Sexual harassment claims are typically based on unwelcome sexual advances, requests for sexual favors, and other verbal or physical conduct of a sexual nature. Yet, there are many cases out there where, despite the existence of these things, the court found there was no actionable harassment. In order for harassment to be actionable, it must be shown that it was “sufficiently severe or pervasive.” The question of what constitutes sufficient severity is often raised. More importantly, what are the recognized damaging effects of sexual harassment of employees? A recent case filed by the EEOC sheds some light on that particular issue.
Female Correctional Officer Sexually Harassed
Roberta Jones worked at the Central Arizona Correctional Facility (CACF), which is operated by the GEO Group, Inc. She alleged that she was subjected to sexual harassment at the hands of both co-workers and managers since 2007. Specifically, she alleged male superiors and co-workers commonly stood around her bragging about their sexual exploits. There were also allegations of unwanted physical touching.
Jones reported the harassment, but the prison operator failed to adequately respond to her complaints. Yet, after her complaints were made, Jones claims she was given less desirable job assignments and she was also disciplined and ultimately terminated.
Violations of Title VII
The conduct alleged by Jones violates Title VII which prohibits sexual harassment. The adverse employment actions that were taken against Jones after she complained may also constitute unlawful retaliation based on her opposition and participation in activity protected by Title VII.
Lawsuit filed by the EEOC settled and consent decree entered
The U.S. Equal Employment Opportunity Commission (EEOC) filed a lawsuit on behalf of Jones for the sexual harassment and retaliation, all violations of Title VII. The case was settled by the GEO Group, Inc., wherein the company agreed to pay $60,000 to Jones in addition to entering into a consent decree.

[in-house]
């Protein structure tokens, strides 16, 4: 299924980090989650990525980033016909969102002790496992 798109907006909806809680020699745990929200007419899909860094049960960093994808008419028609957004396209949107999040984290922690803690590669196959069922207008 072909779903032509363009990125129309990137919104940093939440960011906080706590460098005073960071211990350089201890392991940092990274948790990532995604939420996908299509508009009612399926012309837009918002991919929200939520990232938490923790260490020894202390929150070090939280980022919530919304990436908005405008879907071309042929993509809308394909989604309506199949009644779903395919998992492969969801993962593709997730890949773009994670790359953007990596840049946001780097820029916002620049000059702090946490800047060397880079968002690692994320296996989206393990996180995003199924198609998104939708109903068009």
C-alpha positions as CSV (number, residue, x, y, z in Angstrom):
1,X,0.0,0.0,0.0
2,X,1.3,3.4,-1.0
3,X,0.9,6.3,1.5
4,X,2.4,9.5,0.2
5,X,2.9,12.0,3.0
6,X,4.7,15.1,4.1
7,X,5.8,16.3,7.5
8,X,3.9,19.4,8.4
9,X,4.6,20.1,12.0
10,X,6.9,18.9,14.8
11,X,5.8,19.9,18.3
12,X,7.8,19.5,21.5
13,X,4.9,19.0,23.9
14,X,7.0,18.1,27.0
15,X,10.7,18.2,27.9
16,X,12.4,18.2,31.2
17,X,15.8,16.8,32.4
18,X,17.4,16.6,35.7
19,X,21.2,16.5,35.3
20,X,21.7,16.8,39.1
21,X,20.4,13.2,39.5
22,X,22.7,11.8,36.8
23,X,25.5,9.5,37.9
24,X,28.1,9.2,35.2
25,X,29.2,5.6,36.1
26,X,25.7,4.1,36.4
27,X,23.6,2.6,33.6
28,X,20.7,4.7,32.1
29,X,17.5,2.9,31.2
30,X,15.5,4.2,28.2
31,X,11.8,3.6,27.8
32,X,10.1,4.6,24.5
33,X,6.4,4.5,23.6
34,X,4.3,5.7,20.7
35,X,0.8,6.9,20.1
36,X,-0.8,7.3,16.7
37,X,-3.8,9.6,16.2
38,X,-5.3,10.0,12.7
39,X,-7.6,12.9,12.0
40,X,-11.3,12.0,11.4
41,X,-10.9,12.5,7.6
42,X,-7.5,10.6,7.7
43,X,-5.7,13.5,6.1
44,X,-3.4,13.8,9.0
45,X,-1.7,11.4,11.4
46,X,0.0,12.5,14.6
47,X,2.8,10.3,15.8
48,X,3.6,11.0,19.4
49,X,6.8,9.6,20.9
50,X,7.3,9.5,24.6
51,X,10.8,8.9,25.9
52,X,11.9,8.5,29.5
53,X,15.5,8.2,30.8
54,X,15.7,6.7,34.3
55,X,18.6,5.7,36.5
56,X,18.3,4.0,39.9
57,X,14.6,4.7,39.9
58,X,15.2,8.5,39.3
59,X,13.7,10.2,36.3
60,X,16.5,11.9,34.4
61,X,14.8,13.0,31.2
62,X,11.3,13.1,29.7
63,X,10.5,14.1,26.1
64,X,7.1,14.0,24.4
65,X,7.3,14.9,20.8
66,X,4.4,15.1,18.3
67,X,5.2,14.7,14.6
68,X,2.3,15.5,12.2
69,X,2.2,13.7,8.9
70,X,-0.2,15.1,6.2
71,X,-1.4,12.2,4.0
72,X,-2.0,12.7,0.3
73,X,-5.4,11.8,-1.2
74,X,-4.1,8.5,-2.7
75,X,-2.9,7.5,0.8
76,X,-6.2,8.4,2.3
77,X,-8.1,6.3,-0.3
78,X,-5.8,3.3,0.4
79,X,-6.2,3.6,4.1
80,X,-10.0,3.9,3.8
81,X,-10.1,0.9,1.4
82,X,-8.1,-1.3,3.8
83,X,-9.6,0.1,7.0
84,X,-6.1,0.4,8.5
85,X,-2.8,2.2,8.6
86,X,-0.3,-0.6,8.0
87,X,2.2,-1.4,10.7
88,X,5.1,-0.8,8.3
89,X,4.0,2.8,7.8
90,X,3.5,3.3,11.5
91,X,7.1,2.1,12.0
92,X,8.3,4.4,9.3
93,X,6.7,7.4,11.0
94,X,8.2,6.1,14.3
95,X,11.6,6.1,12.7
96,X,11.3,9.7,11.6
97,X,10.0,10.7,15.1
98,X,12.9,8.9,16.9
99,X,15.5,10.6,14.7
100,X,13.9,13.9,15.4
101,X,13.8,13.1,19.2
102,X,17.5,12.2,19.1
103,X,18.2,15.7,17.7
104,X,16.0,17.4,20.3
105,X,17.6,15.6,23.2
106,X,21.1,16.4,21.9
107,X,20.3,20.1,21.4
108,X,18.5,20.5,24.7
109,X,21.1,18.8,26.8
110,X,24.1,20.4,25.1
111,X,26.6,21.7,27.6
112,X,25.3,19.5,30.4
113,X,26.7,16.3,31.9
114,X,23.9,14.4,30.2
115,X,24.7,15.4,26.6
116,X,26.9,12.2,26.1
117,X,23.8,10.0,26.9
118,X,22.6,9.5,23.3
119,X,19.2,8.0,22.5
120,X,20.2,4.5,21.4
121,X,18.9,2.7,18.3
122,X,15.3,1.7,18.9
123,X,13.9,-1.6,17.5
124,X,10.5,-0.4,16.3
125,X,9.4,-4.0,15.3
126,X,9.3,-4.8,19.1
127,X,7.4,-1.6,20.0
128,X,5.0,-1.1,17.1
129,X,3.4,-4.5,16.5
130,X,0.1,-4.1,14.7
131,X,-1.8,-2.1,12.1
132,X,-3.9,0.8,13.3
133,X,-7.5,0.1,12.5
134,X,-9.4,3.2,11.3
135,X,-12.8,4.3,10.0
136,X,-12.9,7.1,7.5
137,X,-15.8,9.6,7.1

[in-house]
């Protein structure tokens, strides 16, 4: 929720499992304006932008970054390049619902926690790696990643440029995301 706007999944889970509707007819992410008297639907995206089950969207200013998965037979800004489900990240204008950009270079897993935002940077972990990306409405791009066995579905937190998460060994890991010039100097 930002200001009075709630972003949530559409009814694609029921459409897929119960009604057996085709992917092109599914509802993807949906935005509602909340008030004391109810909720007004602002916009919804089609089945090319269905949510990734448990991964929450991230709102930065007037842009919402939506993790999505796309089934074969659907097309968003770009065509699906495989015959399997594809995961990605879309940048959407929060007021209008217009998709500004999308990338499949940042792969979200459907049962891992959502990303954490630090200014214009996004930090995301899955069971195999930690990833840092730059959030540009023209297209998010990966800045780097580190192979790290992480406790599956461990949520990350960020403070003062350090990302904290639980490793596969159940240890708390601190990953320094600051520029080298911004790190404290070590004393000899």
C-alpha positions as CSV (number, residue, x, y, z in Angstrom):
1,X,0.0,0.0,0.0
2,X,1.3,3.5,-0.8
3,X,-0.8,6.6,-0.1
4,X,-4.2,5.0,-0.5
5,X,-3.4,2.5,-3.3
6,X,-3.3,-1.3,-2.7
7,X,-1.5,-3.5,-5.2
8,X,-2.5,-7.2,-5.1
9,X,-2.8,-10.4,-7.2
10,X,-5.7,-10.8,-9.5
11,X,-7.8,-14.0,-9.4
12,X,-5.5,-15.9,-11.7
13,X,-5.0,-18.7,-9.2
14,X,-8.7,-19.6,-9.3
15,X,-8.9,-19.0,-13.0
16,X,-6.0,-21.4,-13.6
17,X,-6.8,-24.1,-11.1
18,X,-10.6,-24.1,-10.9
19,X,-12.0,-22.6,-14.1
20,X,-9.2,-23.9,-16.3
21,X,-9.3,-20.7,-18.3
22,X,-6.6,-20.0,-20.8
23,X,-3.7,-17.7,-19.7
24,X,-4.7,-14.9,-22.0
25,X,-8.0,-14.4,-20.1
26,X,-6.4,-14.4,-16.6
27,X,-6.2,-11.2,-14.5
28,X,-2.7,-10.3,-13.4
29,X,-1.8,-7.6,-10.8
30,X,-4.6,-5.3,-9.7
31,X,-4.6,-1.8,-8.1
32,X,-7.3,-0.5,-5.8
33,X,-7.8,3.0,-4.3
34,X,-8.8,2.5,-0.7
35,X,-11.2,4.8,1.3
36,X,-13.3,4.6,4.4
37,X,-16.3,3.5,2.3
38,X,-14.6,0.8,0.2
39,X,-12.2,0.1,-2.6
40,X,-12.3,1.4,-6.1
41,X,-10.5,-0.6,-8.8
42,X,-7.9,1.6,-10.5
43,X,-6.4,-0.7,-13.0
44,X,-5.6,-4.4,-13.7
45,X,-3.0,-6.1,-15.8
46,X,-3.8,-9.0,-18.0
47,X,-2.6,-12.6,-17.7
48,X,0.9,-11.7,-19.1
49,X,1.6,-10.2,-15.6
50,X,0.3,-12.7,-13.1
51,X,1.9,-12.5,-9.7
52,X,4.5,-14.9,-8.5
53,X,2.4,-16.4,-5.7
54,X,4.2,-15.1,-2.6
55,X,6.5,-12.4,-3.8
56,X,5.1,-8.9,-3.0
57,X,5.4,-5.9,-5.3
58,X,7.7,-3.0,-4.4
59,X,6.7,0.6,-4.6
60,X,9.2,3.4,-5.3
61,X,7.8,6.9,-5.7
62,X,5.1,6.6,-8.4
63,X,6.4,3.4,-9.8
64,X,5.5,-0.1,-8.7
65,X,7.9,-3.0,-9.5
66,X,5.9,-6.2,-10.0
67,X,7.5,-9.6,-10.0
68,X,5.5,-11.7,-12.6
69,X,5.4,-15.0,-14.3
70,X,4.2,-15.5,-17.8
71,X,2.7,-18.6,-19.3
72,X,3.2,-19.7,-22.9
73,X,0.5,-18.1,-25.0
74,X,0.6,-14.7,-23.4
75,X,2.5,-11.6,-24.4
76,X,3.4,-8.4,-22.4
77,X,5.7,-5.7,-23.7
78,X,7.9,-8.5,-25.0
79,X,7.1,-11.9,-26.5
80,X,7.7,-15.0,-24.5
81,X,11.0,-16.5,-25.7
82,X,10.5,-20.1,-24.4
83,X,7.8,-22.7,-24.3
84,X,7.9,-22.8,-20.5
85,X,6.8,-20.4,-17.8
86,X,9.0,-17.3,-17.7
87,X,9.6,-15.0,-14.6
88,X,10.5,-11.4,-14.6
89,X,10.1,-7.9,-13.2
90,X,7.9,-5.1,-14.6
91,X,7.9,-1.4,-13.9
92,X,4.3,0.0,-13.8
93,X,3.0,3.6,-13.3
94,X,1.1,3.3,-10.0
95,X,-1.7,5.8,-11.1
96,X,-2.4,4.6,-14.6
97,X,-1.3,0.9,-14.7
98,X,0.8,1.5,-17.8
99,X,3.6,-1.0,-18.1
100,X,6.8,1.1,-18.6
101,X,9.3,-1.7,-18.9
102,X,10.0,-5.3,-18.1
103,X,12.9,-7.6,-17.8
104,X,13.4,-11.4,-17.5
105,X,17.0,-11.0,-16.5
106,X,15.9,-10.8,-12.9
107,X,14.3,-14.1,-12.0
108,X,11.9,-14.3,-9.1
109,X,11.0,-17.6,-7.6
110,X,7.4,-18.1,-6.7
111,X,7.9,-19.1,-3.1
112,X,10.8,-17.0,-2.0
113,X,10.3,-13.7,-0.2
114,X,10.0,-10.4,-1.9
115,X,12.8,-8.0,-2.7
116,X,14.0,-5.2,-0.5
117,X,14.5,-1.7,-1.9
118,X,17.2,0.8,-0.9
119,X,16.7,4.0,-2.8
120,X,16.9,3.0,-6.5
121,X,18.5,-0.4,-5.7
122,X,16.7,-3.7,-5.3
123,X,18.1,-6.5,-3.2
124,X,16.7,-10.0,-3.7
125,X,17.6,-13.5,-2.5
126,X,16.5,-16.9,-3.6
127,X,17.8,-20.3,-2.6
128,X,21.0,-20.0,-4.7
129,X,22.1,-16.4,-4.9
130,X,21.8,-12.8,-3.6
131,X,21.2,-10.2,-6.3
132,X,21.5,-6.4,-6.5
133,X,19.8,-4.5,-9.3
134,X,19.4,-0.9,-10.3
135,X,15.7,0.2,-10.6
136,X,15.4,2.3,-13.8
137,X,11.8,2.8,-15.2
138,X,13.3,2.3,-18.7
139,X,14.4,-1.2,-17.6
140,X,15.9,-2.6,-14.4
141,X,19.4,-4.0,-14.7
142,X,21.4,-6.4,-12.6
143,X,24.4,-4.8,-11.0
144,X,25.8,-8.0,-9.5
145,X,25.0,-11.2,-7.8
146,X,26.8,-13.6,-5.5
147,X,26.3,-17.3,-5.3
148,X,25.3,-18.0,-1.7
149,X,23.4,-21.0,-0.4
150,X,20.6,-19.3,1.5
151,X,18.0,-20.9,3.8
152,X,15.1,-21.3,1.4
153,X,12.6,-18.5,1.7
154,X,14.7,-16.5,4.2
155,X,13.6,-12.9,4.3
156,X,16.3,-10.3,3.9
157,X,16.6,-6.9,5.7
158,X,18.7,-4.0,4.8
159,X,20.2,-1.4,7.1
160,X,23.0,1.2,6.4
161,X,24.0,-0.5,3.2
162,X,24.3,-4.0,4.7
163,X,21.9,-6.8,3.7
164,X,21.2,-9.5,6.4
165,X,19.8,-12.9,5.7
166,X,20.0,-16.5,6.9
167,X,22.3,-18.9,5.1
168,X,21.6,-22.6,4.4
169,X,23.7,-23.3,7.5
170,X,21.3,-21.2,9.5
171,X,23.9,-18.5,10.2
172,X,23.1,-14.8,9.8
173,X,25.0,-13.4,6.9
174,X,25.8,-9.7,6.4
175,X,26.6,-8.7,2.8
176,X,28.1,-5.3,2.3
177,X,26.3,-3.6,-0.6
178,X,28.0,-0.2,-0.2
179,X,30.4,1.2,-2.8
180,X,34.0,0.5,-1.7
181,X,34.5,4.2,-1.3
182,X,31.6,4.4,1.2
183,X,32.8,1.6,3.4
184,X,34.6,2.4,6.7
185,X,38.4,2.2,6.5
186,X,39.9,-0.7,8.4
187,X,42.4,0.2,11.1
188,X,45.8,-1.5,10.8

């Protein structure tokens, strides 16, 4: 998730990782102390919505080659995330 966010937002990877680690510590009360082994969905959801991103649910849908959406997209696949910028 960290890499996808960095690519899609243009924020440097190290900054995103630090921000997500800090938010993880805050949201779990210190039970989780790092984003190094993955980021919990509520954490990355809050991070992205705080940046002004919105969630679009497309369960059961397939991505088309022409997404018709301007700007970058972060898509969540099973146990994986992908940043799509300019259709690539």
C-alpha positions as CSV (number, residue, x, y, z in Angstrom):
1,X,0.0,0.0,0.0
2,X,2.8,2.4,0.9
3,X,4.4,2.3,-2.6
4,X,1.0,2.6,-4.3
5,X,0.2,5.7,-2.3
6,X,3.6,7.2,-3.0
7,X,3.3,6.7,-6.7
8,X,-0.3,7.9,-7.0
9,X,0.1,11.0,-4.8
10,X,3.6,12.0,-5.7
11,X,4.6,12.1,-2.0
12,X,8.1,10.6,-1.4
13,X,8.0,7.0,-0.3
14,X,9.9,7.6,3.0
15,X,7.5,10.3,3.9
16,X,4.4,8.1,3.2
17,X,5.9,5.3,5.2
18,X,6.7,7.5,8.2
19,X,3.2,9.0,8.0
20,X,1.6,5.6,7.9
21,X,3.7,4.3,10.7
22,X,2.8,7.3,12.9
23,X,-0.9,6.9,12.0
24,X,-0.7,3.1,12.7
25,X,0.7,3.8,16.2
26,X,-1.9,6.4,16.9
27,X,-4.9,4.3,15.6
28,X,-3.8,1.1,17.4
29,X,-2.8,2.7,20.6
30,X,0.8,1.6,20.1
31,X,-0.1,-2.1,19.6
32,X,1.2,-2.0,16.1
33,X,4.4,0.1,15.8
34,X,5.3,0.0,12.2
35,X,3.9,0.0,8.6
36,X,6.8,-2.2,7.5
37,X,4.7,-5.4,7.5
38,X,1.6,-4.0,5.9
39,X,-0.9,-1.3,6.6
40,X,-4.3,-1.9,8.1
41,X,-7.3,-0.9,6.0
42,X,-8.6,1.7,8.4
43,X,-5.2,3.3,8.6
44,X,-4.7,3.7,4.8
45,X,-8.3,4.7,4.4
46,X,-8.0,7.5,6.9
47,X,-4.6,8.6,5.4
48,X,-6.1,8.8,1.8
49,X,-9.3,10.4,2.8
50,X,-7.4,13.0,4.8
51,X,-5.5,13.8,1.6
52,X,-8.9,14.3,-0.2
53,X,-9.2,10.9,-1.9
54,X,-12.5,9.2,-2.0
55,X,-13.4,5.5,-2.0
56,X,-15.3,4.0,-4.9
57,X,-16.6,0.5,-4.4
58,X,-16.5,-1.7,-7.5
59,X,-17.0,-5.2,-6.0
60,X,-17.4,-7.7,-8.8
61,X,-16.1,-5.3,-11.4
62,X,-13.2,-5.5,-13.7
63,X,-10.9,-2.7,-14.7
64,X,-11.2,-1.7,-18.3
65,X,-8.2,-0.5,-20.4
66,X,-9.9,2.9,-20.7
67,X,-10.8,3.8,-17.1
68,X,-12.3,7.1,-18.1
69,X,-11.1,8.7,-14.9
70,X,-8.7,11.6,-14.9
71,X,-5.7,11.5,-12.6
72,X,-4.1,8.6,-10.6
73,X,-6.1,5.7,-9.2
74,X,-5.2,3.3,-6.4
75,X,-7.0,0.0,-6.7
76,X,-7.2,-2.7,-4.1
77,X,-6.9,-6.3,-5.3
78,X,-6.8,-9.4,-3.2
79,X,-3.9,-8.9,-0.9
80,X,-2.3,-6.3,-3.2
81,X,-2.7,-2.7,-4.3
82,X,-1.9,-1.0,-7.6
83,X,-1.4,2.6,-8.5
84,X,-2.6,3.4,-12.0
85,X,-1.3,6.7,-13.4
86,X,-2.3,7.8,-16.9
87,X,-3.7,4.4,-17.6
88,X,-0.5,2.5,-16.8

Under the consent decree, the employer has agreed to review its equal employment opportunity (EEO) policies; refer every employee’s complaint of sexual harassment to its Office of Professional Responsibility to be investigated; conduct training for all employees and management staff, among other things.
The damaging effects of sexual harassment
A Select Task Force on the Study of Sexual Harassment in the Workplace uncovered numerous studies that found sexually harassed women typically experience depression, general stress and anxiety, post-traumatic stress disorder, and generally impaired psychological well-being.
According to the EEOC Phoenix Regional Attorney, "[w]omen have every right to work in an environment free of sexual harassment and sexual advances. Sexual harassment is degrading and inexcusable.”
If you feel you have been the victim of discrimination or retaliation in the workplace, or if you have any other questions regarding your employment rights, please contact the experienced employment law attorneys at Michel | King. You can contact us either online or by calling us at (205) 265-1880. We are here to serve you!